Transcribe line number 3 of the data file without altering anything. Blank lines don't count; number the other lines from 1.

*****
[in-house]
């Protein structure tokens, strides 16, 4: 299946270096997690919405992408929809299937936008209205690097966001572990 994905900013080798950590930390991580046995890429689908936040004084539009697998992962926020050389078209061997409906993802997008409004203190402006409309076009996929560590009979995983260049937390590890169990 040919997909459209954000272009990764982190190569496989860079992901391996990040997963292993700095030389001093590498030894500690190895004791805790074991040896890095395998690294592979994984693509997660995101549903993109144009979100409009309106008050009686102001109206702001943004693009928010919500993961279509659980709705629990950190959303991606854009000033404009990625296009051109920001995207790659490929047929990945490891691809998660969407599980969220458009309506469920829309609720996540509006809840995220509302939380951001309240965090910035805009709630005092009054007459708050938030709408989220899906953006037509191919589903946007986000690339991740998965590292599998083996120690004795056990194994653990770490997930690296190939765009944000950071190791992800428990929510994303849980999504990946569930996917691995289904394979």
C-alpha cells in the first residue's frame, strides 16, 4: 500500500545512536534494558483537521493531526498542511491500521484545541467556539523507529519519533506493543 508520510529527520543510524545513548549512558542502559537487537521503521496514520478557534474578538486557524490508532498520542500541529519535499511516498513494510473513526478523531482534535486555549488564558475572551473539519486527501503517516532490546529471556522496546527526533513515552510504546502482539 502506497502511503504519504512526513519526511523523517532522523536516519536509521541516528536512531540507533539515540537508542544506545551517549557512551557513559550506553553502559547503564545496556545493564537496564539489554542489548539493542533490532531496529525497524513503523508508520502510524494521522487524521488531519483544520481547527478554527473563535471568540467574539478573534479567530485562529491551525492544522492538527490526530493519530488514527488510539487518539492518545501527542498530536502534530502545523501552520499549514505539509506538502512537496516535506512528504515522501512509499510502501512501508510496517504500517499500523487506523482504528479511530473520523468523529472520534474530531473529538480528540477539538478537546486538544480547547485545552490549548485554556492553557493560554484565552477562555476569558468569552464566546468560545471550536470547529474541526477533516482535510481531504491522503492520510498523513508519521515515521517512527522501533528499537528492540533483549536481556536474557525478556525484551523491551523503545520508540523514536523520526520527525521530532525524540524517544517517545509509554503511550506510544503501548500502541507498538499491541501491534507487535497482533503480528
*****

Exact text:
C-alpha cells in the first residue's frame, strides 16, 4: 500500500545512536534494558483537521493531526498542511491500521484545541467556539523507529519519533506493543 508520510529527520543510524545513548549512558542502559537487537521503521496514520478557534474578538486557524490508532498520542500541529519535499511516498513494510473513526478523531482534535486555549488564558475572551473539519486527501503517516532490546529471556522496546527526533513515552510504546502482539 502506497502511503504519504512526513519526511523523517532522523536516519536509521541516528536512531540507533539515540537508542544506545551517549557512551557513559550506553553502559547503564545496556545493564537496564539489554542489548539493542533490532531496529525497524513503523508508520502510524494521522487524521488531519483544520481547527478554527473563535471568540467574539478573534479567530485562529491551525492544522492538527490526530493519530488514527488510539487518539492518545501527542498530536502534530502545523501552520499549514505539509506538502512537496516535506512528504515522501512509499510502501512501508510496517504500517499500523487506523482504528479511530473520523468523529472520534474530531473529538480528540477539538478537546486538544480547547485545552490549548485554556492553557493560554484565552477562555476569558468569552464566546468560545471550536470547529474541526477533516482535510481531504491522503492520510498523513508519521515515521517512527522501533528499537528492540533483549536481556536474557525478556525484551523491551523503545520508540523514536523520526520527525521530532525524540524517544517517545509509554503511550506510544503501548500502541507498538499491541501491534507487535497482533503480528